In saying that, there are enough cameras around the car that you can say it does, in fact, have a rear-view camera but no sensors. Nonetheless, with a maximum height of 2.85m, it’s also not going to fit into many places. Oh, and no soft-touch plastics to be found anywhere…

The glass is similar to what you’d see in an aquarium – stupidly thick. So much so that if you put your fingers on either side of the glass, you will be genuinely surprised by the distance in between.

The giant Michelin tyres, which rate at 335/80/R20, are run-flats (don’t worry, we won’t complain about ride comfort in this thing) and continue to operate at a reduced capacity post-puncture. There have been occasions when they have been shot out by the bad guys in a (failed) attempt to stop the vehicle.

Cases of its armour being put to the test in Australia are not well documented for public consumption, but it has been credited with saving lives both here and abroad. Most notable cases come from the United States where, for example, in Texas in 2010 an armed offender fired more than 35 rounds from a semi-automatic AK-74 rifle at tactical police with no rounds penetrating the Bearcat’s armour.

It’s also designed so that, if required, it can be equipped to withstand chemical, biological, radiological, nuclear, and high-yield explosives. Not to mention the ability to detect radiation. All in all, it’s a bit of a beast.

Australian-delivered vehicles actually have two sets of doors on each side, which is in contrast to the original vehicle design that sees only the one set of front doors and then the rear entry. This was a specific Australian requirement that has now seen its way into other markets in what is called the Bearcat G3.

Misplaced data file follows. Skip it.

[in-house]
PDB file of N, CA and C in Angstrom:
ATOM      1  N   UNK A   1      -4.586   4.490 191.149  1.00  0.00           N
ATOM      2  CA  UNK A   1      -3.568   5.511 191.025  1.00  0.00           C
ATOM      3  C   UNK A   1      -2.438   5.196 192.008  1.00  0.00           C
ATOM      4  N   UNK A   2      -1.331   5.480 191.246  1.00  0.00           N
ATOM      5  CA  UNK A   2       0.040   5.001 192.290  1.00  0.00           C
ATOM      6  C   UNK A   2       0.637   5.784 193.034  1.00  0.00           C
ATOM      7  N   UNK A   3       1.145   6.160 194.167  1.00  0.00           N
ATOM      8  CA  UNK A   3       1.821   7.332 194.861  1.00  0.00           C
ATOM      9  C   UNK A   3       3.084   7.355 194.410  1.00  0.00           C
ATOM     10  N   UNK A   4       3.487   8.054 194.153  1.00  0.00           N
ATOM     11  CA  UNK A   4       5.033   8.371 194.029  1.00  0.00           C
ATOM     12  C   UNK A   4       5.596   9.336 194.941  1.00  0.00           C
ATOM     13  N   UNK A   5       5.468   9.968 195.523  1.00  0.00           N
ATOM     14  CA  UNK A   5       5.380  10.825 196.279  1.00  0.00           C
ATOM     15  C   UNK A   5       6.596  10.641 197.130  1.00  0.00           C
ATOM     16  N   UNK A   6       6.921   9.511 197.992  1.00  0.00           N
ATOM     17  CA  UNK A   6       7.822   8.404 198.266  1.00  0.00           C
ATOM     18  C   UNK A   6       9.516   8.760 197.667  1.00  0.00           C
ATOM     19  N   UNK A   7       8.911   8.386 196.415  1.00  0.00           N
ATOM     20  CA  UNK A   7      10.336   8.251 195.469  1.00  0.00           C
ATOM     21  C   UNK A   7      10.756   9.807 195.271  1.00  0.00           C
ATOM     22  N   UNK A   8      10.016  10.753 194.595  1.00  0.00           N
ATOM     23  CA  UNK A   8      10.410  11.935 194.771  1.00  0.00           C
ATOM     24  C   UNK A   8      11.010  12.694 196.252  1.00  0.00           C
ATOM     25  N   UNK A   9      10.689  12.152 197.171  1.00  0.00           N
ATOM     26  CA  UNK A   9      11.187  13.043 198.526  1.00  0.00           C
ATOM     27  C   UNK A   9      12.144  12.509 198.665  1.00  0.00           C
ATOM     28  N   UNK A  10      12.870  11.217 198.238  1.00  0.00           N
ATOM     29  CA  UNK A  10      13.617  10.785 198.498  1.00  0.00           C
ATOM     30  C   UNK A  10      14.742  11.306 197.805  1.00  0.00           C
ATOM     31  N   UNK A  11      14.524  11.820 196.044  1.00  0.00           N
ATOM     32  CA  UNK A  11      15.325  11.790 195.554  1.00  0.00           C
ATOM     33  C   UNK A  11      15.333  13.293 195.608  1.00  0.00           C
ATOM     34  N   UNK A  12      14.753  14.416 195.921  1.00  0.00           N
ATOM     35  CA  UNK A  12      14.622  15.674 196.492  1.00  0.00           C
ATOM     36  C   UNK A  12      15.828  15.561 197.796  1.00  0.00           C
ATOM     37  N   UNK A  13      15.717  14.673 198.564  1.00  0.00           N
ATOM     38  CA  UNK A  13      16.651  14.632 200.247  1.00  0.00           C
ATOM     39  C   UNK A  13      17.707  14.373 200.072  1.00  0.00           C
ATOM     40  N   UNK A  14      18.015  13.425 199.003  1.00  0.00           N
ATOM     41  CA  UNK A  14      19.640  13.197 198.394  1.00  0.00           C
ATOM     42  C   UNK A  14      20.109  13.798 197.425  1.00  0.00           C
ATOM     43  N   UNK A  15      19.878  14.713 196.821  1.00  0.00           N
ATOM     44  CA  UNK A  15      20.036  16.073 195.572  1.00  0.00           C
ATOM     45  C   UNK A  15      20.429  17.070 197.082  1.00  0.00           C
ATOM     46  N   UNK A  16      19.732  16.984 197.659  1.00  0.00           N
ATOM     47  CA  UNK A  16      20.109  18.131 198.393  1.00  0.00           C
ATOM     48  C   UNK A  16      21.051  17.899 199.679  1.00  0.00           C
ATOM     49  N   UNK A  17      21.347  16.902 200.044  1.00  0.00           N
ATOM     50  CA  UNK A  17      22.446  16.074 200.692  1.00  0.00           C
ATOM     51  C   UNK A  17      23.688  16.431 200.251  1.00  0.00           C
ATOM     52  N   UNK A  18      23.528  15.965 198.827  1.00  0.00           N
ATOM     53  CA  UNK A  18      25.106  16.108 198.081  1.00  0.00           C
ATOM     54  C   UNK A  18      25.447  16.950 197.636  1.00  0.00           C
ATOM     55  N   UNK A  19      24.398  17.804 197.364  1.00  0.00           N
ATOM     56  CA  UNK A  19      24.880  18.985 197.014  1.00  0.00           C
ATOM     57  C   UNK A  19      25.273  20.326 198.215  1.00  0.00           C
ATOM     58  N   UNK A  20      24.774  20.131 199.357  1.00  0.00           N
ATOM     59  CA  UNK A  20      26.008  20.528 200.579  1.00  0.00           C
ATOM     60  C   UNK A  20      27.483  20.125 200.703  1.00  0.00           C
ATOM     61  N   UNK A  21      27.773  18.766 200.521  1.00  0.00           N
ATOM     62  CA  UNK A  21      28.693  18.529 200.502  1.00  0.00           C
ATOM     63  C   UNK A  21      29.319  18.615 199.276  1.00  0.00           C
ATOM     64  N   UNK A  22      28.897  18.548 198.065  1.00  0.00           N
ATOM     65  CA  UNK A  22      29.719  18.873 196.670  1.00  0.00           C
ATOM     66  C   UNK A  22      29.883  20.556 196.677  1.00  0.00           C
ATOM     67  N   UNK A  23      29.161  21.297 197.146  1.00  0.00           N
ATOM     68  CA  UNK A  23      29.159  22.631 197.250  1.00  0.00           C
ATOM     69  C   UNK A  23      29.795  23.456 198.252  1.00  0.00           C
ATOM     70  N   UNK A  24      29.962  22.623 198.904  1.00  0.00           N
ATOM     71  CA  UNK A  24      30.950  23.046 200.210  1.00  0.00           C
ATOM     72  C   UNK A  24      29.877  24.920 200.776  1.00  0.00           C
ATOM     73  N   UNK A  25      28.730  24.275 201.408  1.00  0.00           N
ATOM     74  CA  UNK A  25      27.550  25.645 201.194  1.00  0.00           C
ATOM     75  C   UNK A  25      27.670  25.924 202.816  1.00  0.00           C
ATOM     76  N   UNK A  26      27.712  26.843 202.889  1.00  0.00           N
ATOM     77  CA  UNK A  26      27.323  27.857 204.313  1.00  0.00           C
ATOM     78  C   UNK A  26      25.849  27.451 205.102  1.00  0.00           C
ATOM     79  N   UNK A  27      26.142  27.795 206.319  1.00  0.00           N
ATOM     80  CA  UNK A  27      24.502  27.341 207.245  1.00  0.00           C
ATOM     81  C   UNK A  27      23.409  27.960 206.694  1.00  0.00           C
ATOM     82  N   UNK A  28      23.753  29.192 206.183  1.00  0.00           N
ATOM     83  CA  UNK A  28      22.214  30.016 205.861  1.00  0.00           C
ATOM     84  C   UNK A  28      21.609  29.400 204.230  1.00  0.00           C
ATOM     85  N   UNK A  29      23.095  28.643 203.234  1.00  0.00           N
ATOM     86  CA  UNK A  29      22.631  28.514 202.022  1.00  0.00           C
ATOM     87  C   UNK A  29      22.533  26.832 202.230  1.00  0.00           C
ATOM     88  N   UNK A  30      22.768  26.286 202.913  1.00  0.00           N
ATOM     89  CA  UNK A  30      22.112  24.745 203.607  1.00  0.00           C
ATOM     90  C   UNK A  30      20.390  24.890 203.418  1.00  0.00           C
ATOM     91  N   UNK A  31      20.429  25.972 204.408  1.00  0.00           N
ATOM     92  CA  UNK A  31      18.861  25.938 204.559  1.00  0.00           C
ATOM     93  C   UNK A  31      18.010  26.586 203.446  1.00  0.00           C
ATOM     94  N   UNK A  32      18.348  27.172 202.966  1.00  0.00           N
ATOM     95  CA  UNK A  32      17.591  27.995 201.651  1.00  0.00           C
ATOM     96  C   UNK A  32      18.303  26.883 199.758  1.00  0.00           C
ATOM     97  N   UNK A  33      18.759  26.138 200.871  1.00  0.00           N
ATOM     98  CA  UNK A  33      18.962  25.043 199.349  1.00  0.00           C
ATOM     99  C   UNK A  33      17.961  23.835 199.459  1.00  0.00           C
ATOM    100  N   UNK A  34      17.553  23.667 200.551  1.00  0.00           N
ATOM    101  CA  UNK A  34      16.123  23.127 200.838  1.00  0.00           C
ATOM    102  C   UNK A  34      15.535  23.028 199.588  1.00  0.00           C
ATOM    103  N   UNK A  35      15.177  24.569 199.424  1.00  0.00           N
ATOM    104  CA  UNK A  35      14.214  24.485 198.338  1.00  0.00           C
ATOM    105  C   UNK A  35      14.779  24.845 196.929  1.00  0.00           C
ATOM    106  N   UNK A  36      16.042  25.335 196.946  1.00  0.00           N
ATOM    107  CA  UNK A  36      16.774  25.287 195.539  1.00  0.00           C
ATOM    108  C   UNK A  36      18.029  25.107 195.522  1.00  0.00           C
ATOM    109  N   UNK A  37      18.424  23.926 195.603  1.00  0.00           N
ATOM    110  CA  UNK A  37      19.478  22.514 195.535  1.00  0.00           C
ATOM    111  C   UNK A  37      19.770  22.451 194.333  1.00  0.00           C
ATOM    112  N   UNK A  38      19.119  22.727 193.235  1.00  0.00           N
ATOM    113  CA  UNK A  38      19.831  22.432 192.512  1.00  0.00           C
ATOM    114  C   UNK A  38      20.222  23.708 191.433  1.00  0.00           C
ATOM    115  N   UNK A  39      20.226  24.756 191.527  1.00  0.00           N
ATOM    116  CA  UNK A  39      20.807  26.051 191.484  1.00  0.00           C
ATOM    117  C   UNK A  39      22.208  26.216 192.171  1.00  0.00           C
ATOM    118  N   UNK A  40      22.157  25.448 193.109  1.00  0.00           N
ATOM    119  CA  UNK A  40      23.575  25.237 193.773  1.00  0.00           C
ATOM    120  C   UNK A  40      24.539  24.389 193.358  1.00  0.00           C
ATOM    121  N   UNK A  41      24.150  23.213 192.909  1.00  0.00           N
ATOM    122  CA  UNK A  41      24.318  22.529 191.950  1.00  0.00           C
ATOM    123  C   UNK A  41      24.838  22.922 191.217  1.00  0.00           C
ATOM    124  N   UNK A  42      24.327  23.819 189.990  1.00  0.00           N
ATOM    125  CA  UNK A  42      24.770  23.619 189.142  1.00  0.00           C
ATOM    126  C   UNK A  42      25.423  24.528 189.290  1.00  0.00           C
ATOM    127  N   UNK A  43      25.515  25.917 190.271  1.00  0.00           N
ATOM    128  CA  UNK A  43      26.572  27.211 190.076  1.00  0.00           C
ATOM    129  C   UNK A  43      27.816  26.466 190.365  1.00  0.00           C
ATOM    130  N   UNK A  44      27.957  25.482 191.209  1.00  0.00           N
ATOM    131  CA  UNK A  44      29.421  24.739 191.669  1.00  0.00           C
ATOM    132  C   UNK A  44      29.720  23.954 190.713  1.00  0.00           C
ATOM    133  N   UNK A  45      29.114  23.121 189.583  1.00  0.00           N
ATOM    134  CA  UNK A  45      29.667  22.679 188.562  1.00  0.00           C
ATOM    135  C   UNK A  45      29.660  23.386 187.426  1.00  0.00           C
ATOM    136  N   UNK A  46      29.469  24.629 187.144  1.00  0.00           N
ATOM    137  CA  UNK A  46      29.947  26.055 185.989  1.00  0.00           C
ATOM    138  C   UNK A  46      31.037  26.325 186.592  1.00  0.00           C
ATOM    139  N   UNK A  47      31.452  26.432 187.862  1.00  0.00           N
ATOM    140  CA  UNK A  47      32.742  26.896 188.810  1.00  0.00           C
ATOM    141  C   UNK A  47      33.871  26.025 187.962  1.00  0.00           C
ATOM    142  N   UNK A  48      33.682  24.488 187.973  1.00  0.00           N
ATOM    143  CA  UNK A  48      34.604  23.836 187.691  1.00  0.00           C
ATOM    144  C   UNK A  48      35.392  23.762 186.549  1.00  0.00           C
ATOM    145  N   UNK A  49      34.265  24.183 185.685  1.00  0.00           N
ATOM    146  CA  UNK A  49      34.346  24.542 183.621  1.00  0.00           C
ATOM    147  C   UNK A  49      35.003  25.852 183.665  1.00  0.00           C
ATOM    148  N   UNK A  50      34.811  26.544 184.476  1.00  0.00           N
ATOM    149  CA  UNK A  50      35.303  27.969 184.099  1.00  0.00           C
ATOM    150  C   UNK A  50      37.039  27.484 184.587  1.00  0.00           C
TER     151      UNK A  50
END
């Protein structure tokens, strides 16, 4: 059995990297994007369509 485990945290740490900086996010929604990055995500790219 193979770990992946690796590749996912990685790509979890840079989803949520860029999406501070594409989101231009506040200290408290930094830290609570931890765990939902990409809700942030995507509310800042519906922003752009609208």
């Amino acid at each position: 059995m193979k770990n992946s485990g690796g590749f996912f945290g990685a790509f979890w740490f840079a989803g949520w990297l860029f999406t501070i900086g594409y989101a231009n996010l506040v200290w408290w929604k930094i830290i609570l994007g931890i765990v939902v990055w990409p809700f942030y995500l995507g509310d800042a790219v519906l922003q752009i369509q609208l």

Opening the driver’s door is pretty simple as you’d expect, but it has no automatic mechanism to keep it open and you have to manually plug a piece of metal into the door hinge to hold it in place or else it will slam back – hard. And believe us when we say that you don’t want to be anywhere near it when that happens.

The cabin up front is as you’d expect, and there is still a Ford logo on the steering wheel to make you feel right at home. There is a stereo and air-conditioning system, but someone at Lenco hasn’t really worked out how to convert MPH to km/h and got really confused along the way. The sticker (and the limited-edition badge) remains there to provide some sense of humour as it takes on some of the most dangerous tasks that Queensland police officers have to deal with.

For those that fancy themselves as pilots, there is that cockpit feel to the front seats, as an array of buttons are presented to control the many functions of the Bearcat. The modifications to the vehicle include a better LED set of lights, as the originals are very poor for night use. But we were told that as it came from factory, it did not meet Australian Design Rules regardless, so to avoid getting a defect from Queensland Police, the vehicle had to be modified for use on our roads.

The most interesting part of the Bearcat is that the Queensland Police models have an array of camera and audio systems that provide an encrypted live feedback to the command base of its operations as the vehicle leaves for duty. We didn’t get to test this system, but it can also potentially be backed up by Queensland Police’s drone pilots who can provide vision for an operational scene.

Jump in the back and it’s as you’d expect, a rather hardcore operational vehicle with very little creature comfort There is the option of having a robot that fits neatly in there for bomb disposal. We didn’t get a chance to play with the robot, unfortunately. But that’s probably fair.

Overall, what was most surprising to us was that the Queensland Police Bearcat gets a lot of use in the line of duty. Far more than we thought. In that regard, it’s an amazingly capable and purpose-built vehicle that helps keep safe the brave officers who continue to keep us safe.

Click on the Photos tab for more images of Alborz hustling the Queensland Police SERT Lenco Bearcat G3.